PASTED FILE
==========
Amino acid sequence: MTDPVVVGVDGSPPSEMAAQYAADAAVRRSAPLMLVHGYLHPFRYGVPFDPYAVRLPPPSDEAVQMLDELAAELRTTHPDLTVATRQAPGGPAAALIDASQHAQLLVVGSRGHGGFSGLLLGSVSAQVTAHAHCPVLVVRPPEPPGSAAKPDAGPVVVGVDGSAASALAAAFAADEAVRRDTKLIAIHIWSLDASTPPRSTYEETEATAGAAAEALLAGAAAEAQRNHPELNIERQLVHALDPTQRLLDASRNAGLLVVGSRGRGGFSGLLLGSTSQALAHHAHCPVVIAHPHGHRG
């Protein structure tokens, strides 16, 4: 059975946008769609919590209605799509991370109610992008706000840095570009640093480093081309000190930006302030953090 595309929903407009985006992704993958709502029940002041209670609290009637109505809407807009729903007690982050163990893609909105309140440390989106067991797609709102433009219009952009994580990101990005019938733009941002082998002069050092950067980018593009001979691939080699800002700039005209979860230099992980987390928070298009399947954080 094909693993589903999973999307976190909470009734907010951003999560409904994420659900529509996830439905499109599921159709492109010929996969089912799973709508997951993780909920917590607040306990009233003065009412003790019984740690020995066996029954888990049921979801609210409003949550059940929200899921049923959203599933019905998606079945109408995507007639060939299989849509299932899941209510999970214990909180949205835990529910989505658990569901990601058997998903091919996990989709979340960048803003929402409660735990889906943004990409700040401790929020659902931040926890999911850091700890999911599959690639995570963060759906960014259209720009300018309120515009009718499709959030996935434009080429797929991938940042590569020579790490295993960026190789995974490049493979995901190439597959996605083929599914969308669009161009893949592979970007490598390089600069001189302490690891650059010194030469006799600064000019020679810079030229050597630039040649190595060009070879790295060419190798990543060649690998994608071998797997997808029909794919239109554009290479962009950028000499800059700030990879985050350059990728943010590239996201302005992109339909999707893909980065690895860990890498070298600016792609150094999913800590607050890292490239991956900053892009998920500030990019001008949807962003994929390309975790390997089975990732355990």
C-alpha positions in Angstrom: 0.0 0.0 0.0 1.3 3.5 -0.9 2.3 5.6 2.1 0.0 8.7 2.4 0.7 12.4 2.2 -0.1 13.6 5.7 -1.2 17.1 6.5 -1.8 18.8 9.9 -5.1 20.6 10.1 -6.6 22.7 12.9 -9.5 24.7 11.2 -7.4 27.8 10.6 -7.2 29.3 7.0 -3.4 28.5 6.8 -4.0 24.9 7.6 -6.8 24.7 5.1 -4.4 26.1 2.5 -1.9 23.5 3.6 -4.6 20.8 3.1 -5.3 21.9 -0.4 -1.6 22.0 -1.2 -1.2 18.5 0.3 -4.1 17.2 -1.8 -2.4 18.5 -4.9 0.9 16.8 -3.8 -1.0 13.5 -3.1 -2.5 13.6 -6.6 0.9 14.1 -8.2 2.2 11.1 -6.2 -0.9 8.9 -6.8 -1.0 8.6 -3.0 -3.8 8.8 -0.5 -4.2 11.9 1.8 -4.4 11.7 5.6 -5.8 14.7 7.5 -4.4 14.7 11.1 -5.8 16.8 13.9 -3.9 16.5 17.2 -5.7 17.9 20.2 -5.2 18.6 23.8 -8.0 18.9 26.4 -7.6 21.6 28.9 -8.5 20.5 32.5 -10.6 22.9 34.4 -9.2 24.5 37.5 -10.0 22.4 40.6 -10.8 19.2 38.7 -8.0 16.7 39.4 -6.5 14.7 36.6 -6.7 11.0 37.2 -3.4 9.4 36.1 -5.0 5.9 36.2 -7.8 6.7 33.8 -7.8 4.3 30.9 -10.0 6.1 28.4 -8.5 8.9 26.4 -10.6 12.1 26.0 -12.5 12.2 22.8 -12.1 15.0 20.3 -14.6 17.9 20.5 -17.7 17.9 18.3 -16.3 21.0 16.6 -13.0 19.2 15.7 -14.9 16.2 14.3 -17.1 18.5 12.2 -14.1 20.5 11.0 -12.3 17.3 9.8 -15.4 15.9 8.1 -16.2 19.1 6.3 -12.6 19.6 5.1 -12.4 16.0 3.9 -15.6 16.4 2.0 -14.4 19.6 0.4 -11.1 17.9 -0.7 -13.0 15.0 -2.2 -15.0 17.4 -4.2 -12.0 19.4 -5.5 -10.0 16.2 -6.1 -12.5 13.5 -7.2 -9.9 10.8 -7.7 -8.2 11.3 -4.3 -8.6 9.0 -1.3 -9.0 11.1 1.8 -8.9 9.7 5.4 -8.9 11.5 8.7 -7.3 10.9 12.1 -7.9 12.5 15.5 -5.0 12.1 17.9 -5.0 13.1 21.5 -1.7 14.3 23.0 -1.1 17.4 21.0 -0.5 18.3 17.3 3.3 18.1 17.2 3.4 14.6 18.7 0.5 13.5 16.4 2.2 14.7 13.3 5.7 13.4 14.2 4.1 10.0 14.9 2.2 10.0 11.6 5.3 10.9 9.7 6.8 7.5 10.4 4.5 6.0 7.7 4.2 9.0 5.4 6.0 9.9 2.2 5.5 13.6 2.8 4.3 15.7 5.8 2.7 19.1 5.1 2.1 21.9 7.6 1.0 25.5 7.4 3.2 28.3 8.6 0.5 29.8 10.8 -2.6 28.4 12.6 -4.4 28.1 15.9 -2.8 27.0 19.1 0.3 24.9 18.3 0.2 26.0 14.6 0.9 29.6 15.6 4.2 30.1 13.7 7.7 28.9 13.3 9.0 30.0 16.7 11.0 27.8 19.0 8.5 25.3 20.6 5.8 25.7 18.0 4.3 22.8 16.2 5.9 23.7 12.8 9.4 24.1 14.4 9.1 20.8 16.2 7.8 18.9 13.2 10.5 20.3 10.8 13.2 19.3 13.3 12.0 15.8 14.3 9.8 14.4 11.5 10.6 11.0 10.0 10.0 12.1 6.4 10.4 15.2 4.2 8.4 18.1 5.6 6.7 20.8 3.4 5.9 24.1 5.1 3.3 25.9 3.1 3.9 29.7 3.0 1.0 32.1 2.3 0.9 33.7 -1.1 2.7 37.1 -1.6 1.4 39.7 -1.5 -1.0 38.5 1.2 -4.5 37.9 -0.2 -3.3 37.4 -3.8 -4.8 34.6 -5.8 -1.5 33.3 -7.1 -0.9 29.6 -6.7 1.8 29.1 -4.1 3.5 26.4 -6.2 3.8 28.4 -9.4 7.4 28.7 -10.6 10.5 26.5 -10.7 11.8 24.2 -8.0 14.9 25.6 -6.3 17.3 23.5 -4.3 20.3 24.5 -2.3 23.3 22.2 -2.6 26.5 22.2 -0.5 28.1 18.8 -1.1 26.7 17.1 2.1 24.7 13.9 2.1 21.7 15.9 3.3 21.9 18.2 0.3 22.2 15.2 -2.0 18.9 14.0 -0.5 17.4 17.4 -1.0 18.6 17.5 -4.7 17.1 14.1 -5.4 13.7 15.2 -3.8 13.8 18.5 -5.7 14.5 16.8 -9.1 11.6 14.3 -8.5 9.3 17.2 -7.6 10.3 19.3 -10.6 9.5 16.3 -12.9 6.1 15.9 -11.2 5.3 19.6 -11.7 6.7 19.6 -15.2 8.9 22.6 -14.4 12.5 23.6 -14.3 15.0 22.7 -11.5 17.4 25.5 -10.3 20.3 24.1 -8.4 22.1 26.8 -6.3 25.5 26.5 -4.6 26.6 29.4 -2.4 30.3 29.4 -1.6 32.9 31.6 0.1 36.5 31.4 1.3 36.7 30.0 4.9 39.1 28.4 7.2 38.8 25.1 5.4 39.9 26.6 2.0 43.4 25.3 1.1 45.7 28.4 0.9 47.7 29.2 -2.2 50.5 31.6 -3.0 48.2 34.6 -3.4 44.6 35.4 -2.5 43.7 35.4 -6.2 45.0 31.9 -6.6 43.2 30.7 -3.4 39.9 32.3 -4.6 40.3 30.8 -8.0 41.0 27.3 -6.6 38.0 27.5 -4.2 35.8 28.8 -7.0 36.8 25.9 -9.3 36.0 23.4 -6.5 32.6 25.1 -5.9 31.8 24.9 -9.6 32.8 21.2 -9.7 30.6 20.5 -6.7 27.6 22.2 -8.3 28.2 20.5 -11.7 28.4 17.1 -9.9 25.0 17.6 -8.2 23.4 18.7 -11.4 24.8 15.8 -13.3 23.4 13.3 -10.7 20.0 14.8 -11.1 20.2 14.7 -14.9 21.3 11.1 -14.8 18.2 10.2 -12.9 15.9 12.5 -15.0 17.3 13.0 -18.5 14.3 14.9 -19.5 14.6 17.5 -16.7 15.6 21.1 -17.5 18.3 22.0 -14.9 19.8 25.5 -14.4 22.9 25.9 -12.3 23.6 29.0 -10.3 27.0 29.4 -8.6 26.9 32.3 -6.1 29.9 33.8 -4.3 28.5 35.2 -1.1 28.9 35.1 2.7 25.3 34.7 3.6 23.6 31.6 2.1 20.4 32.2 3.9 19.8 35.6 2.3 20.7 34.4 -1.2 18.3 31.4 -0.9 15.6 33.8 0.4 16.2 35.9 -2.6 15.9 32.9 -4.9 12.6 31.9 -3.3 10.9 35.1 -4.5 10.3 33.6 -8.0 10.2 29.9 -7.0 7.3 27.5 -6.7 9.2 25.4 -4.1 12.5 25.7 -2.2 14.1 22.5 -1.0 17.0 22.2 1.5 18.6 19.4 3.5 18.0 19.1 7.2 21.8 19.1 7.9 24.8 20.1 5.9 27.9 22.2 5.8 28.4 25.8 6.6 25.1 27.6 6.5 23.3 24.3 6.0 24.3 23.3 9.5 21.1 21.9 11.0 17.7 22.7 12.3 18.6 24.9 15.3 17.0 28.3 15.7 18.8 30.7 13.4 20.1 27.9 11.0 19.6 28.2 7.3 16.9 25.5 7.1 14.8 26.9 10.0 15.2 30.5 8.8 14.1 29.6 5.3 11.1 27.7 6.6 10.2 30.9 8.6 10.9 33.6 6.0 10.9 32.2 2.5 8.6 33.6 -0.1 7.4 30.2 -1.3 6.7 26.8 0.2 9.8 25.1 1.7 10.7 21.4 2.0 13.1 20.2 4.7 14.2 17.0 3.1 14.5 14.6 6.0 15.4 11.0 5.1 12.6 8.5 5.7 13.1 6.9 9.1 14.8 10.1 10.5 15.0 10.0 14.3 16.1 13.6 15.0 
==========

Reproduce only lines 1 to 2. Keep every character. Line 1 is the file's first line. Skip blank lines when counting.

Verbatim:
Amino acid sequence: MTDPVVVGVDGSPPSEMAAQYAADAAVRRSAPLMLVHGYLHPFRYGVPFDPYAVRLPPPSDEAVQMLDELAAELRTTHPDLTVATRQAPGGPAAALIDASQHAQLLVVGSRGHGGFSGLLLGSVSAQVTAHAHCPVLVVRPPEPPGSAAKPDAGPVVVGVDGSAASALAAAFAADEAVRRDTKLIAIHIWSLDASTPPRSTYEETEATAGAAAEALLAGAAAEAQRNHPELNIERQLVHALDPTQRLLDASRNAGLLVVGSRGRGGFSGLLLGSTSQALAHHAHCPVVIAHPHGHRG
């Protein structure tokens, strides 16, 4: 059975946008769609919590209605799509991370109610992008706000840095570009640093480093081309000190930006302030953090 595309929903407009985006992704993958709502029940002041209670609290009637109505809407807009729903007690982050163990893609909105309140440390989106067991797609709102433009219009952009994580990101990005019938733009941002082998002069050092950067980018593009001979691939080699800002700039005209979860230099992980987390928070298009399947954080 094909693993589903999973999307976190909470009734907010951003999560409904994420659900529509996830439905499109599921159709492109010929996969089912799973709508997951993780909920917590607040306990009233003065009412003790019984740690020995066996029954888990049921979801609210409003949550059940929200899921049923959203599933019905998606079945109408995507007639060939299989849509299932899941209510999970214990909180949205835990529910989505658990569901990601058997998903091919996990989709979340960048803003929402409660735990889906943004990409700040401790929020659902931040926890999911850091700890999911599959690639995570963060759906960014259209720009300018309120515009009718499709959030996935434009080429797929991938940042590569020579790490295993960026190789995974490049493979995901190439597959996605083929599914969308669009161009893949592979970007490598390089600069001189302490690891650059010194030469006799600064000019020679810079030229050597630039040649190595060009070879790295060419190798990543060649690998994608071998797997997808029909794919239109554009290479962009950028000499800059700030990879985050350059990728943010590239996201302005992109339909999707893909980065690895860990890498070298600016792609150094999913800590607050890292490239991956900053892009998920500030990019001008949807962003994929390309975790390997089975990732355990």